The photo above was taken almost half-way through the race just after she established her fourth place position, which she held to the finish.  For the first time in many years, the entire Newberg team will go to State, as they finished second as a team at District.  Talli led the team with consistent, competitive performances this year, and now the team will enjoy the State Meet experience together. 

Congratulations, Talli, for a wonderful Senior Year in Cross-Country!

Btw, sorry for the long spell bwtween posts.  Have been very busy but will try to do better in the future.  

Monday, July 25, 2011

Drive Around and Onto Mt. Rainier Brings Scenes of Beauty Unsurpassed

As long as we’ve lived in the Pacific Northwest, my wife and I had never driven up the road to Mt. Rainier and Mt. Rainier National Park. Yesterday we not only did that, but we also continued on around the back side of the mountain (eastern hemisphere), making a big “loop” as we headed home, and were rewarded with nothing but serendipitous beauty. Above is halo-clouded Mt. Rainier from still snow-laden Reflection Lake. You can click on any photo for a larger, down-loadable image.

We approached the great mountain and National Park from the western entrance, and in so doing, you pass through the little town of Elbe, six miles north of Mineral Lake and about 17 miles west of the Park entrance. It is here where the Mt. Rainier Railroad originates and makes summer weekend trips along rickety tracks to the Lake and back. We passed on the railroad ride and continued up the winding mountain road by car.

But while in Elbe, we stopped to take a photo of a beautiful, little white church for my buddy Ed Wall (who collects same), and to our surprise, not only was it a 105-year-old Evangelical Lutheran Church, but it was also a German Lutheran Church (Ed’s heritage is German). The photo above is the church, with Kay Lynne pleasingly gracing the entrance. (Eddie – if you need a shot sans KL for your collection, let me know, as I have one).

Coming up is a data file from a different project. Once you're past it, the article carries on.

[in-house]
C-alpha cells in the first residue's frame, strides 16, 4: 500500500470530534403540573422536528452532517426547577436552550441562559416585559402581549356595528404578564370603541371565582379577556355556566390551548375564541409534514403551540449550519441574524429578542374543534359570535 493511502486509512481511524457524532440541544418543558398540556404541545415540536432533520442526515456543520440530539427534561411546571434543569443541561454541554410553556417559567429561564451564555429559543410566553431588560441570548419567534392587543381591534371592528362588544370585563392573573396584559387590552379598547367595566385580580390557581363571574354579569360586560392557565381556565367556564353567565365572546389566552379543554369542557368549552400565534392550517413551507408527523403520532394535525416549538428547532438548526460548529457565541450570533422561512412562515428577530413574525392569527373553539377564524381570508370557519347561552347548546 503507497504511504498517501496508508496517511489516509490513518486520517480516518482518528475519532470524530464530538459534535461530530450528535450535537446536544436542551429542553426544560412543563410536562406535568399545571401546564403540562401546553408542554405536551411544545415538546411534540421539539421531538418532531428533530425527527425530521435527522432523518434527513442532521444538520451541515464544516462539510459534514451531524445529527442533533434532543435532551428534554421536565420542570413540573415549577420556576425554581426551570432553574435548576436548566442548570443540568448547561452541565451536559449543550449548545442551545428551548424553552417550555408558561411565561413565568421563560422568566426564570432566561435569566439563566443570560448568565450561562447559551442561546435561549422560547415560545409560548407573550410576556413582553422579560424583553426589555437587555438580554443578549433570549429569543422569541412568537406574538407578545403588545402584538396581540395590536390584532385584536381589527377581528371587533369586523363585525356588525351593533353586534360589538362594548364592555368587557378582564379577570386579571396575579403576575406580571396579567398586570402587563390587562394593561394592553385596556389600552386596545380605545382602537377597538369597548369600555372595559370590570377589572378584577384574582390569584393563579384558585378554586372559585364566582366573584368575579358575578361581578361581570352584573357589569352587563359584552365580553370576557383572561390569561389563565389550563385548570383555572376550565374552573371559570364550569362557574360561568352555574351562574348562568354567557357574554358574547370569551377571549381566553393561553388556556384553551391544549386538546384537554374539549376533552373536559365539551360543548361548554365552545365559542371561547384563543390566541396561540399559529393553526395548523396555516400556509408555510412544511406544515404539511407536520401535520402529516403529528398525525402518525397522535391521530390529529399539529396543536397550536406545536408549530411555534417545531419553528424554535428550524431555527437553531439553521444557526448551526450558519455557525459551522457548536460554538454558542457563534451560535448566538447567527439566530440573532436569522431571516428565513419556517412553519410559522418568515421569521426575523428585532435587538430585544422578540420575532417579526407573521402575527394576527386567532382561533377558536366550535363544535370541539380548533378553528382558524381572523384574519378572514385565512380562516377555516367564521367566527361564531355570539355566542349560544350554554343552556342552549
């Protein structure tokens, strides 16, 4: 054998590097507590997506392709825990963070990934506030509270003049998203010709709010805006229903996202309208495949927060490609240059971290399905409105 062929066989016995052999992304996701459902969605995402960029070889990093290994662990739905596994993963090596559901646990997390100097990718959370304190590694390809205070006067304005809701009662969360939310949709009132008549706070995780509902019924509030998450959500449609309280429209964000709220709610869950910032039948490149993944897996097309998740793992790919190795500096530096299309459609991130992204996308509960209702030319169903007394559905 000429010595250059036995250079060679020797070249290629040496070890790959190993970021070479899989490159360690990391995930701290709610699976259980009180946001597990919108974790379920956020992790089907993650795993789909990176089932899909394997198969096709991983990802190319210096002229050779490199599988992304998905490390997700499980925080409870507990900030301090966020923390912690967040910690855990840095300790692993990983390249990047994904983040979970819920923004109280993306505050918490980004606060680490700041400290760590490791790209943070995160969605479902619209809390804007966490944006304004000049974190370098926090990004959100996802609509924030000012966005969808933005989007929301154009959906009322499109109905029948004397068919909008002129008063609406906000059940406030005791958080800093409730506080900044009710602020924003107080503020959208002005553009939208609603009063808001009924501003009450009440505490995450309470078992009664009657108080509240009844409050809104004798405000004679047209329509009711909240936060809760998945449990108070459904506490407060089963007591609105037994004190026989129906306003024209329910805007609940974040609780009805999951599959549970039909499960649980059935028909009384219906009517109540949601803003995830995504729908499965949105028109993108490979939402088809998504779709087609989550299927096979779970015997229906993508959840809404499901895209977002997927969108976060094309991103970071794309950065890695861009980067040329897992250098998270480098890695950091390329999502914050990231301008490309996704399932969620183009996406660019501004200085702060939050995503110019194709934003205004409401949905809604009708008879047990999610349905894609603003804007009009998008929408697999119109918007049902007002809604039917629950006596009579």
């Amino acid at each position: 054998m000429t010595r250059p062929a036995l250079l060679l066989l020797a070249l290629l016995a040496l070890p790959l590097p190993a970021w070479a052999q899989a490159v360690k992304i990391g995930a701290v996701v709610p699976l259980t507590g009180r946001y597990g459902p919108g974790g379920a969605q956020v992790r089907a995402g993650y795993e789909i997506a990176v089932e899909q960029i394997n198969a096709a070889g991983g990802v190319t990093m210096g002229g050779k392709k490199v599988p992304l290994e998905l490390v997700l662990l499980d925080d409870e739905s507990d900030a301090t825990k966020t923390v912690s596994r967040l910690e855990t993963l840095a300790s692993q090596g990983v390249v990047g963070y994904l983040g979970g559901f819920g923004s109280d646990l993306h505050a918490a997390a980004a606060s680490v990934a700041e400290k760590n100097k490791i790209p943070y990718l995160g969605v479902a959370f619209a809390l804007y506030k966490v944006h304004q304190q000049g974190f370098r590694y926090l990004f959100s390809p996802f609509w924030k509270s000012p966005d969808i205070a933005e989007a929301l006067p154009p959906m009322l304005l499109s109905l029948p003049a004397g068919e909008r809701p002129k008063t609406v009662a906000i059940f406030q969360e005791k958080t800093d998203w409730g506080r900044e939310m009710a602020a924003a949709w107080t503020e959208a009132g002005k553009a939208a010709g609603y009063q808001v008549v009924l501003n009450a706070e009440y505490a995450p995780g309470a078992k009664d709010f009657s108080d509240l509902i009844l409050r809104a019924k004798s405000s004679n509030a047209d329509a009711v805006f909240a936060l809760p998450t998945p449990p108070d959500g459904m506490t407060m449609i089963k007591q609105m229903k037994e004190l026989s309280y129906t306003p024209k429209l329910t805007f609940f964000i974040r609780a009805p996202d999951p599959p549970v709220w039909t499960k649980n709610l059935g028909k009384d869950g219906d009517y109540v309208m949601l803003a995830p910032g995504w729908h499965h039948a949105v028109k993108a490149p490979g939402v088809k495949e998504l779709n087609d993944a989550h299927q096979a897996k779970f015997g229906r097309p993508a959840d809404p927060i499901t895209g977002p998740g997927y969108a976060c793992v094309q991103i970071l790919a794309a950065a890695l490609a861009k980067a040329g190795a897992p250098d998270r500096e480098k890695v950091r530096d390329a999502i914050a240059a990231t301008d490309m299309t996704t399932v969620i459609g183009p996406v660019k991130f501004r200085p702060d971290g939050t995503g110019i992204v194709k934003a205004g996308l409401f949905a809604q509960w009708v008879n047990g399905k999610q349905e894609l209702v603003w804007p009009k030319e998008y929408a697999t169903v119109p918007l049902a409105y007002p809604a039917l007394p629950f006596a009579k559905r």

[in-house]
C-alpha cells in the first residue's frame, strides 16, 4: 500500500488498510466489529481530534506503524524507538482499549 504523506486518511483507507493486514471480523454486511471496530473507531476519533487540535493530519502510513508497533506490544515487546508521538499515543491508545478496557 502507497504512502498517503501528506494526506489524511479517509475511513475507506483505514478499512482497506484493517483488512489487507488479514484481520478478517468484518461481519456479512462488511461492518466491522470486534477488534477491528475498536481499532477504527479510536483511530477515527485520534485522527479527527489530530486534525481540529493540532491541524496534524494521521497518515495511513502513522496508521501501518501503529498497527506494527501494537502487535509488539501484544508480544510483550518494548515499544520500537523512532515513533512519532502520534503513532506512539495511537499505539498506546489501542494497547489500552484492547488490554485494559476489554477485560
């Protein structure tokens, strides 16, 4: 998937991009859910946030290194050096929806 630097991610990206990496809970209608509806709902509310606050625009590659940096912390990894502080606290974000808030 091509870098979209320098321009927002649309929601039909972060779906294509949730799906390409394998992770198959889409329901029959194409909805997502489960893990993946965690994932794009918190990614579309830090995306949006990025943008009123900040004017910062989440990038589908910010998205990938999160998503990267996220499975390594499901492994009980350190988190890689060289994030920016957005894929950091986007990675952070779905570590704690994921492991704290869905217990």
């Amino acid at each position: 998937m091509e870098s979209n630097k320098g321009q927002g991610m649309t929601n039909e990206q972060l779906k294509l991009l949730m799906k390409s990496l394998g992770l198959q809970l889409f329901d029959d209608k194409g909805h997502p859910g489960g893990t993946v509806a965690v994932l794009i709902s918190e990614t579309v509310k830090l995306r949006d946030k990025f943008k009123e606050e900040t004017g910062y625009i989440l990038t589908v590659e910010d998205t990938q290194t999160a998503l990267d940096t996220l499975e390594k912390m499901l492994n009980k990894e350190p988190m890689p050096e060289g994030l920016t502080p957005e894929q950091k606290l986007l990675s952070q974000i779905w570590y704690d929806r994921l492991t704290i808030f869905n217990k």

We used our Senior “Golden Pass” to gain free entrance into Mt. Rainier National Park and made our way another 15 miles or so to historic Paradise Inn and its famous restaurant, where we planned to enjoy the scrumptious Sunday Brunch Buffet. They did not disappoint. Below is Kay Lynne by the entrance to the Inn.

Sous chef Newnell had prepared to perfection just about every imaginable breakfast and lunch delicacy. There was more food than the eye (or the stomach) could absorb – salads, pastas, fresh fruits, pastries, blueberry cheese blintzes to die for, sausage, bacon, scrambled eggs, eggs benedict, waffles, salmon/lox, and an array of roasted meats. And that doesn’t even mention the devilish desserts of seemingly infinite variety.